The art on view in a new Oceanic art gallery (opening by the end of December) was once surrounded by the scent of aromatic flowers, the rustling of palm leaves, and the mesmerizing sound of shell trumpets. Museums tend to collect what fits in a glass box, and lose sight of such intangible effects. In particular, Oceanic artists rely on and revere natural materials, many of which may decay or dissolve but are no less valued.

Early observers of Rapa Nui culture and art recorded seeing small wooden figures being held up to the sky while others chanted and danced, particularly at feasts when the first fruits were offered. A male figure with a protruding stomach offers one version of Rapa Nui physiognomy. As with his skeletal companions, there isn’t a precise record of the significance of these remarkable images. This one may have been intended to portray a specific individual, with a small beard and ornaments in his elongated ear lobes. With their wide staring eyes and perplexing characteristics, the art of Rapa Nui continues to give observers more to wonder about than to confirm proven facts.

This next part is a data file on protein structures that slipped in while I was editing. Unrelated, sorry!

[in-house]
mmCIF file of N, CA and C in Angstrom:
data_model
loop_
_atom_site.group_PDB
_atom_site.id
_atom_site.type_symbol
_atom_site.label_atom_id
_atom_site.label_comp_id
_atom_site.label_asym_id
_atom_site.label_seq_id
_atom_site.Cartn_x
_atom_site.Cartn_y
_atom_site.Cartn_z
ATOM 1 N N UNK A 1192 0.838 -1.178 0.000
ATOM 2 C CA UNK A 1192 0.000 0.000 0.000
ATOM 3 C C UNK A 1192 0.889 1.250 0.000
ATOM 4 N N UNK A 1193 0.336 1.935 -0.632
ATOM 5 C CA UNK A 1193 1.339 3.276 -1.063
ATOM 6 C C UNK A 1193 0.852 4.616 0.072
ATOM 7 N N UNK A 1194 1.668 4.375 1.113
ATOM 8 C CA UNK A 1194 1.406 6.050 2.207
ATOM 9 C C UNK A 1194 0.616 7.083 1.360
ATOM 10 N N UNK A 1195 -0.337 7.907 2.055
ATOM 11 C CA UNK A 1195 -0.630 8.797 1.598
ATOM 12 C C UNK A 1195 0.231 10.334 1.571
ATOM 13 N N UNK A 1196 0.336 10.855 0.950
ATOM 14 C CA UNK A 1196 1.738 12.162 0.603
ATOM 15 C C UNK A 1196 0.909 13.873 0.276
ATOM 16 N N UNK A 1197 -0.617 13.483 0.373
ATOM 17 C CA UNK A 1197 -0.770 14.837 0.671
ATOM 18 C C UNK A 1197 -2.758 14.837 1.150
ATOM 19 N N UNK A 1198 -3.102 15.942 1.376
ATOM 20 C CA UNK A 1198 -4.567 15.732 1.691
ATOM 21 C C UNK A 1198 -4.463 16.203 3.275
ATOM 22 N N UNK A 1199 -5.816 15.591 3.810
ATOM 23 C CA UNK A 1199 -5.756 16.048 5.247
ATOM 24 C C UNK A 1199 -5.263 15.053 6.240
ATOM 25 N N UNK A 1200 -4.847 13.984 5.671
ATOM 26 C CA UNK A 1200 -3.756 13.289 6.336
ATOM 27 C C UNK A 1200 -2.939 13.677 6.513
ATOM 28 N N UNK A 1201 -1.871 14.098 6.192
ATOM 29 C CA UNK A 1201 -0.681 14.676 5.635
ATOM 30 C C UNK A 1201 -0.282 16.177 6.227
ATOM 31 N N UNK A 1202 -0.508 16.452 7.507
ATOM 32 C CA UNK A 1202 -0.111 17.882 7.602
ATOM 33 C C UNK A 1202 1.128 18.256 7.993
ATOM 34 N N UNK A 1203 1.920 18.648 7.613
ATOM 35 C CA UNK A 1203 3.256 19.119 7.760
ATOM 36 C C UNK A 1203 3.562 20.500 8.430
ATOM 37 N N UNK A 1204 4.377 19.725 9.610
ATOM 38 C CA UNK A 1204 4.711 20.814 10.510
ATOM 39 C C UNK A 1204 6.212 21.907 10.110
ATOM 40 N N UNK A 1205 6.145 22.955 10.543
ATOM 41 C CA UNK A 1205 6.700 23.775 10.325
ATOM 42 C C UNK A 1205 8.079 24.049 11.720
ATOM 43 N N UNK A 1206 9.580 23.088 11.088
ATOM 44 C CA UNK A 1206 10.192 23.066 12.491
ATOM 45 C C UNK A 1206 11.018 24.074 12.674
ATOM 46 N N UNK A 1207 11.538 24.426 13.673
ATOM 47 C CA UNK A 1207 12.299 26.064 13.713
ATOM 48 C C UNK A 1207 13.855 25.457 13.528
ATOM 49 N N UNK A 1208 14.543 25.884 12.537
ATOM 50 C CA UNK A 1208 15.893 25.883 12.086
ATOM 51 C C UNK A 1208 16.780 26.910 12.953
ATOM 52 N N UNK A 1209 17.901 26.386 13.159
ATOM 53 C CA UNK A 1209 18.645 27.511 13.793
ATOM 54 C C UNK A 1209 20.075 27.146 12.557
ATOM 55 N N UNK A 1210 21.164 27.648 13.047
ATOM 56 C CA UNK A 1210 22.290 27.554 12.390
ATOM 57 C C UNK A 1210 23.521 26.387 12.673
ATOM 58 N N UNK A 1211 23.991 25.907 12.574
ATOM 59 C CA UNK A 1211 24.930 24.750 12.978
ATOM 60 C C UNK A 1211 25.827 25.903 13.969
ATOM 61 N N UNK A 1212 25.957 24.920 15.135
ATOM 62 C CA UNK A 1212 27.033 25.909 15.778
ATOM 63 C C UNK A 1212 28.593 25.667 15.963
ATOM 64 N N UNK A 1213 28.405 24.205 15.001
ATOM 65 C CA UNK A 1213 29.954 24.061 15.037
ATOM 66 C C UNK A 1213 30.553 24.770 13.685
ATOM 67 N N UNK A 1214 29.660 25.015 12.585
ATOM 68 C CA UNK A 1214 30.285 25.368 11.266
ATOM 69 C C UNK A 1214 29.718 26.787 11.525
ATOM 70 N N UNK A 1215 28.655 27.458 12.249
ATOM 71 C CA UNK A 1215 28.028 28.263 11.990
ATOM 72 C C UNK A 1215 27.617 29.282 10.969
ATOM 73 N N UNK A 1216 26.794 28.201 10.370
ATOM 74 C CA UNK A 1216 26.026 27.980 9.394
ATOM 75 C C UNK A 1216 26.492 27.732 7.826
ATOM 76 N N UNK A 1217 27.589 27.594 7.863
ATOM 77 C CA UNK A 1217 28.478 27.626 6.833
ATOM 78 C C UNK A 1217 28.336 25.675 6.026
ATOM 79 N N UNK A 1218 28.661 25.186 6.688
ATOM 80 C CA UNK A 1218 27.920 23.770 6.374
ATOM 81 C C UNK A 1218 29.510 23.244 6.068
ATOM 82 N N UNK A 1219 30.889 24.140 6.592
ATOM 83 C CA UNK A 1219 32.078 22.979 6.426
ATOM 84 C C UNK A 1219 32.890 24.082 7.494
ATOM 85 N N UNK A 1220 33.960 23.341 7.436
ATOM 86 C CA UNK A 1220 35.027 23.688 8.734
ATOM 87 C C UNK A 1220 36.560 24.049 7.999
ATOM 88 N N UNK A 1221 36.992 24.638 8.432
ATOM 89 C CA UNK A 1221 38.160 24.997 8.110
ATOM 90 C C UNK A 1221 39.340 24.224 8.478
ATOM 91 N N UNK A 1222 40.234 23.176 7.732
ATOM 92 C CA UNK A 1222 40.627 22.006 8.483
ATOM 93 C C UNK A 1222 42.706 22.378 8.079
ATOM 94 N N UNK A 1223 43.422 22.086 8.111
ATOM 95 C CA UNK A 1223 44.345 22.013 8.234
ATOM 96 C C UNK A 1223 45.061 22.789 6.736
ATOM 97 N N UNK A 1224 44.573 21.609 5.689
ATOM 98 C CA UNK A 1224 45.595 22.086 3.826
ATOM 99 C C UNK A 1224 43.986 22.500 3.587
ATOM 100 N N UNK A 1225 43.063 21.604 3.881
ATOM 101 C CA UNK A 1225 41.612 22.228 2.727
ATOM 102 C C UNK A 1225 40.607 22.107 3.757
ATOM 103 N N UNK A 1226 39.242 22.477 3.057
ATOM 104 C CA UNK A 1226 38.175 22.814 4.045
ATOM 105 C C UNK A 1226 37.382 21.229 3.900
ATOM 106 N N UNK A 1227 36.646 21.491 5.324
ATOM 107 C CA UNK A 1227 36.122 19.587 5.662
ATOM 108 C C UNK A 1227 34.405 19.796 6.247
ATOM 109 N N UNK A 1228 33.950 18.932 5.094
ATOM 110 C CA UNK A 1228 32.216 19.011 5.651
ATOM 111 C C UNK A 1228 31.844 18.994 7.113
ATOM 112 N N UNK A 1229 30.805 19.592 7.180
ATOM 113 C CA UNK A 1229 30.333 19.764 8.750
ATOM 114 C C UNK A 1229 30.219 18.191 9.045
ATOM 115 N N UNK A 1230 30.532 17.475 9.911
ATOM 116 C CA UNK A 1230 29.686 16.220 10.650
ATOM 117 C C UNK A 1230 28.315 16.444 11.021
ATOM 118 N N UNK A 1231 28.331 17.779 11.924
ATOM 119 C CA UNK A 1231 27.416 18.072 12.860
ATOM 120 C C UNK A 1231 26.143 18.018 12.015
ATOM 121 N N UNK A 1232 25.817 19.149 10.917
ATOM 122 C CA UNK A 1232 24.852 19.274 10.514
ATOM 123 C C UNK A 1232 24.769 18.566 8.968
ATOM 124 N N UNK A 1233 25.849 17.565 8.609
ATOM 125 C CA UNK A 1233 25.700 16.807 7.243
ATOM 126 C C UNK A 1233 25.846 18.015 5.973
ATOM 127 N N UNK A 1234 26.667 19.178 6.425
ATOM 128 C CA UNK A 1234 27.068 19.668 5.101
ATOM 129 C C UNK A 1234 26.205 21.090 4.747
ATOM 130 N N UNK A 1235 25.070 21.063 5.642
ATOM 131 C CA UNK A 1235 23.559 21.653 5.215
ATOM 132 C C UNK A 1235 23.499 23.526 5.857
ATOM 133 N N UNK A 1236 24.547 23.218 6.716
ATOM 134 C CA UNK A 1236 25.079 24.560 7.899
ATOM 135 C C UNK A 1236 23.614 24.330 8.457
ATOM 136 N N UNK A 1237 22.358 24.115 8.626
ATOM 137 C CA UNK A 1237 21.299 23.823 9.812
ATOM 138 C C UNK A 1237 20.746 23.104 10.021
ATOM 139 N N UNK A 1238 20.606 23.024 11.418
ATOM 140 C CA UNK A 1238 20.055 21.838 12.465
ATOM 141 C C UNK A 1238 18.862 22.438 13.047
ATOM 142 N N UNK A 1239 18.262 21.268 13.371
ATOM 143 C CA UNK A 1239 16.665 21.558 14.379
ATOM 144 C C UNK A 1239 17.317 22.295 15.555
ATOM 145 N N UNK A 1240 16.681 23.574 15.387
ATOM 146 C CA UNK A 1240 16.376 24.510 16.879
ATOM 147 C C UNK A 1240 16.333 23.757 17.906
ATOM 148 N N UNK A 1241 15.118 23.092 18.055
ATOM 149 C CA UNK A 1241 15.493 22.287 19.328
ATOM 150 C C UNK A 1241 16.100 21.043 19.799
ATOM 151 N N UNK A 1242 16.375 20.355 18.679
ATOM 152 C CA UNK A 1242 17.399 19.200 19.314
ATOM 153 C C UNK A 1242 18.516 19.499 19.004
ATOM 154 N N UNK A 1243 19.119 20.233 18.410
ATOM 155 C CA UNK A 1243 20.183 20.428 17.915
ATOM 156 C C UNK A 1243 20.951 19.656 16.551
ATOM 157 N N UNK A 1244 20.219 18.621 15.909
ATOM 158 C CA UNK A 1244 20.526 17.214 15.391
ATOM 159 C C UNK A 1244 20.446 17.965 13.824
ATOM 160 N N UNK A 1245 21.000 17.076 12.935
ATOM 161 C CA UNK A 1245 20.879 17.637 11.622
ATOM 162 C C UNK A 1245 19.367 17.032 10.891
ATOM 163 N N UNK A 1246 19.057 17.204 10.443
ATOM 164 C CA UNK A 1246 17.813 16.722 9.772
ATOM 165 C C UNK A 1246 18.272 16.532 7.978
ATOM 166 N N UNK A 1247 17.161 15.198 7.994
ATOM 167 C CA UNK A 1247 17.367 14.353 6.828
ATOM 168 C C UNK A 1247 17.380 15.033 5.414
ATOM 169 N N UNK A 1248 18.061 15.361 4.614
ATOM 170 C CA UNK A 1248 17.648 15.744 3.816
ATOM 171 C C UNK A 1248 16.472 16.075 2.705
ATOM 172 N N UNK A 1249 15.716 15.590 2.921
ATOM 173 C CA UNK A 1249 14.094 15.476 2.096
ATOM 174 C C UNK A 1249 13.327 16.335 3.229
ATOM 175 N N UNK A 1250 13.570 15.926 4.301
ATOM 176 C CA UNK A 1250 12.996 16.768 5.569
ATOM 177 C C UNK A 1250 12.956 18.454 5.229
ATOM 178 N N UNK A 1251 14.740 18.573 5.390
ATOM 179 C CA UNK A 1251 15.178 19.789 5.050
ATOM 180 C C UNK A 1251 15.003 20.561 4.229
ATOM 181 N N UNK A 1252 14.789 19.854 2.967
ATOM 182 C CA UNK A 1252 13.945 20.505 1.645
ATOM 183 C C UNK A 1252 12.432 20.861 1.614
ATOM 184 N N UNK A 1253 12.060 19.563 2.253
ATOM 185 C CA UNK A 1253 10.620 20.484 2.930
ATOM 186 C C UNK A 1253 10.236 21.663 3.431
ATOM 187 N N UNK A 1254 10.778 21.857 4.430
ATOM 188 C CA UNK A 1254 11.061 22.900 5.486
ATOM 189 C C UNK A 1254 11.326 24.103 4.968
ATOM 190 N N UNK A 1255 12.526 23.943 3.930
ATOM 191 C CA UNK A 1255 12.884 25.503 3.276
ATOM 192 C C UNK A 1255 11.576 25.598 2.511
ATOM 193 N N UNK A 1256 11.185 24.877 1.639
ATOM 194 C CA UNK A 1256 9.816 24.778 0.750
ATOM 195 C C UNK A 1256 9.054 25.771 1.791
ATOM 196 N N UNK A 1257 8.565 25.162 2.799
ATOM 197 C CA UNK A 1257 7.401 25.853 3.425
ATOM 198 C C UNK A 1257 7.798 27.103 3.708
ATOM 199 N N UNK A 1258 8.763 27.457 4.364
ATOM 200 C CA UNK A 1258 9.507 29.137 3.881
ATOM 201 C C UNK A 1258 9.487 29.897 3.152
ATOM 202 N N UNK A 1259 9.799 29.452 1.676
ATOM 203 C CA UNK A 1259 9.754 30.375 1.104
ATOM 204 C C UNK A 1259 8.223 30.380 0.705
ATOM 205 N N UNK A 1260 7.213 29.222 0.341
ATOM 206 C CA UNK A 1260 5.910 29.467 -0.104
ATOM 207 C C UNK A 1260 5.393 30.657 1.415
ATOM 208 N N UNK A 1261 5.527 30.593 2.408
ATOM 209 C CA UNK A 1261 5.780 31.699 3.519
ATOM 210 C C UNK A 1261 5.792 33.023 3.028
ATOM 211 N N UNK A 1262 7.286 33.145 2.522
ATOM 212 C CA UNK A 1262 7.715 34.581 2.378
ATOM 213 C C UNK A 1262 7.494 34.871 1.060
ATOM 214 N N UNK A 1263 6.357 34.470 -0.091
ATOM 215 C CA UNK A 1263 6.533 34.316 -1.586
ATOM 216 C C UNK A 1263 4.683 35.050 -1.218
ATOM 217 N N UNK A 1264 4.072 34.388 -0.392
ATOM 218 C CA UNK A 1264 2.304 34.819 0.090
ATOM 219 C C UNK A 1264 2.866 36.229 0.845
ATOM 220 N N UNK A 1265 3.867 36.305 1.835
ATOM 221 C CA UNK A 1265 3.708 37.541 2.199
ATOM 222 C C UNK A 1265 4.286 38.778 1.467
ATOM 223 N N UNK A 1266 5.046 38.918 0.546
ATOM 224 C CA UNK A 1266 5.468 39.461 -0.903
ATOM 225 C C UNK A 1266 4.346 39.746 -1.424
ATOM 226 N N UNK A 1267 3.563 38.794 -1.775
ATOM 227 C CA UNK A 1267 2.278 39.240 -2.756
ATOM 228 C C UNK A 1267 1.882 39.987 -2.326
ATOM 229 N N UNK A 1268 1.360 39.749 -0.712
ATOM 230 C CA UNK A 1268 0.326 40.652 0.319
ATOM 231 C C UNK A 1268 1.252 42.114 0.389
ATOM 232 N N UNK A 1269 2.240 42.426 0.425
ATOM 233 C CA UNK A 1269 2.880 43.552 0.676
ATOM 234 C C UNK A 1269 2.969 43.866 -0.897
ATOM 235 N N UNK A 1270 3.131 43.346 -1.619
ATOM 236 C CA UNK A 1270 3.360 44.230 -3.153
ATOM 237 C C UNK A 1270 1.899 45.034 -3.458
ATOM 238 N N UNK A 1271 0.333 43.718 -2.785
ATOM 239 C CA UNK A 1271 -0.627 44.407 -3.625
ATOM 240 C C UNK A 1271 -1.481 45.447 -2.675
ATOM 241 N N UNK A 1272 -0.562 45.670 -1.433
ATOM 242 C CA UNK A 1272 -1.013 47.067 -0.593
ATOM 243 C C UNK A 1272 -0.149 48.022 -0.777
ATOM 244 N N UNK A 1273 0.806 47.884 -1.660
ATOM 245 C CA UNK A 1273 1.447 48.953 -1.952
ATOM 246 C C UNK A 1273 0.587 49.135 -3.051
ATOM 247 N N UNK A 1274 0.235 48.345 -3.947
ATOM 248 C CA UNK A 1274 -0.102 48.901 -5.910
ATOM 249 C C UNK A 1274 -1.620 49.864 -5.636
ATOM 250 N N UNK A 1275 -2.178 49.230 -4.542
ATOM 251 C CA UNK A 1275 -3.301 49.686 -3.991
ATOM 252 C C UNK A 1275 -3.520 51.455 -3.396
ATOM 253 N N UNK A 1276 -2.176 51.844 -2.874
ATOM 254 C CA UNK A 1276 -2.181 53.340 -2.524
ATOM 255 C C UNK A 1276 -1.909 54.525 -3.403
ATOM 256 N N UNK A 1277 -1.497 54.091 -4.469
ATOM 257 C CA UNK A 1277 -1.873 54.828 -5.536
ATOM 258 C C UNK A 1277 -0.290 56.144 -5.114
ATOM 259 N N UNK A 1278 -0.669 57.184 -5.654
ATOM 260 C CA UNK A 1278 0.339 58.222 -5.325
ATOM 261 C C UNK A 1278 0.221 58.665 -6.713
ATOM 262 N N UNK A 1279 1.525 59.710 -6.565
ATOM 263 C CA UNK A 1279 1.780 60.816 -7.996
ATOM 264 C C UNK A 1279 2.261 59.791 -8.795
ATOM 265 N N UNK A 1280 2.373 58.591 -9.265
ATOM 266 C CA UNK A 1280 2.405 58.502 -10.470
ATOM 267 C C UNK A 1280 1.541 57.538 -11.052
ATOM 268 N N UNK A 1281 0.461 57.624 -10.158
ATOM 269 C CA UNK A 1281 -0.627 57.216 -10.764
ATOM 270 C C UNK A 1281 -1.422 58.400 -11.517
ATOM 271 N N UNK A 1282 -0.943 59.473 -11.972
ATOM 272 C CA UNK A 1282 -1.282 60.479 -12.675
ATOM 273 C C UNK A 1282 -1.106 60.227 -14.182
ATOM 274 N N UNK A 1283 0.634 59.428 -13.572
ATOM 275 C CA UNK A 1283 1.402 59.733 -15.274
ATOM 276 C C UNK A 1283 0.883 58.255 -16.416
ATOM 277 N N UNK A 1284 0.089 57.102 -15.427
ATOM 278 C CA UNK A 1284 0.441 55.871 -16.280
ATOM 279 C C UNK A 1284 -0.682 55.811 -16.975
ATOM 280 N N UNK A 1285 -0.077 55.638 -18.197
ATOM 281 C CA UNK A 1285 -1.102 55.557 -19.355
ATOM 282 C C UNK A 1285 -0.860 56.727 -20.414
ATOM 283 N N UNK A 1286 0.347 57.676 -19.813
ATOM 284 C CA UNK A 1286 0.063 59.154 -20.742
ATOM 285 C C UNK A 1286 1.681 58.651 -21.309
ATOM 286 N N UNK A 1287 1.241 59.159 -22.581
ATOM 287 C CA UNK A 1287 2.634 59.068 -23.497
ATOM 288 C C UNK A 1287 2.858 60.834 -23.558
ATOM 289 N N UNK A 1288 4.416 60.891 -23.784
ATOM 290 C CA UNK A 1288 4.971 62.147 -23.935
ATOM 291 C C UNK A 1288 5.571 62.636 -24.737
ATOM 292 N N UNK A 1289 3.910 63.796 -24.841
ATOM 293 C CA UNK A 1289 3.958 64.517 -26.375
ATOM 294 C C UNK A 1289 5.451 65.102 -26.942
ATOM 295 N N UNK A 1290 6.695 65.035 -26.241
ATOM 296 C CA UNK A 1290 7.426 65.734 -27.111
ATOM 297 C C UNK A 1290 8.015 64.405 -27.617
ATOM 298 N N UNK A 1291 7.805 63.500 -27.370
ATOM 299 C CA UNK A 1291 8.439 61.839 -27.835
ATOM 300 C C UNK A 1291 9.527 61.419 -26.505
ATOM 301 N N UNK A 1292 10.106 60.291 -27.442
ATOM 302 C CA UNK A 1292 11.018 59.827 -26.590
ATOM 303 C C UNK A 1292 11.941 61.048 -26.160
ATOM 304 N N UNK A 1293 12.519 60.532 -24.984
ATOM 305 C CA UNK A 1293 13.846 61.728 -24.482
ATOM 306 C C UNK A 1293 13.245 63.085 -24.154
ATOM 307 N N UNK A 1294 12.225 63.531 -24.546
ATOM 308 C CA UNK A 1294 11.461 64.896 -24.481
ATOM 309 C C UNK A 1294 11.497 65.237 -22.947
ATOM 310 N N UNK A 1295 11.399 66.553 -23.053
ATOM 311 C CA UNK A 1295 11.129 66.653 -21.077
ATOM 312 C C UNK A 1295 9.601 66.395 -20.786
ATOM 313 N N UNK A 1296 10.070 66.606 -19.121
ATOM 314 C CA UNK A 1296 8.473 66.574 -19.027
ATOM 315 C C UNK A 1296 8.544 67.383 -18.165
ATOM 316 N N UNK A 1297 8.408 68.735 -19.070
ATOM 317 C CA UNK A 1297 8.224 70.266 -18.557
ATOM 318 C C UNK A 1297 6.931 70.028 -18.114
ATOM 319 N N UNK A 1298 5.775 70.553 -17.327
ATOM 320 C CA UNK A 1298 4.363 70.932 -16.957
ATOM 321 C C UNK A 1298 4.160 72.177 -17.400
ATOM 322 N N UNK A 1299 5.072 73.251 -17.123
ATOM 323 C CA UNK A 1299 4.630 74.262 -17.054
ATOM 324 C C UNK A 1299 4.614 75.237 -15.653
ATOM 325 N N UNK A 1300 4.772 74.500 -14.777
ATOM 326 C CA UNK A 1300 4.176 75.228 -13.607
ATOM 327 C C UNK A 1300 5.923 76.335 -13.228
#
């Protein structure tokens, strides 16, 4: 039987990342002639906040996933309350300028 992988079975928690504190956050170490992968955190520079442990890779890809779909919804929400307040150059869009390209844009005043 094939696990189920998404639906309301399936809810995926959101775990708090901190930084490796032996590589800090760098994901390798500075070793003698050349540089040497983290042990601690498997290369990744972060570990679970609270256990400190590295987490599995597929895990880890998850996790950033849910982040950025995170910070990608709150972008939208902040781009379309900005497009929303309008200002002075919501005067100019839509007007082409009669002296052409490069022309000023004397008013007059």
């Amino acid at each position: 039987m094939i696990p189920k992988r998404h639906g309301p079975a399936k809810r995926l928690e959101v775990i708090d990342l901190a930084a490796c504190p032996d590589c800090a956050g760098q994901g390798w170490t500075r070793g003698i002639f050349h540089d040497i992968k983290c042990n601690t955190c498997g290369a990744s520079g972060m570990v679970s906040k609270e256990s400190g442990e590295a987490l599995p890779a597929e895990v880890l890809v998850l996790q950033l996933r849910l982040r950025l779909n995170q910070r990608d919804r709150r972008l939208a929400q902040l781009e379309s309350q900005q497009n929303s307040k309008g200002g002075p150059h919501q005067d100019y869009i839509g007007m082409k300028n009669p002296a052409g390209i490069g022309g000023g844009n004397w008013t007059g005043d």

Male Figure (Moai Tangata), early 19th century, Polynesian, Easter Island (Rapa Nui), wood, bone, obsidian, 10 1/2 x 2 1/4 x 2 in., Eugene Fuller Memorial Collection, 68.131. On view starting at the end of December, Oceanic art gallery, third floor, SAM downtown.

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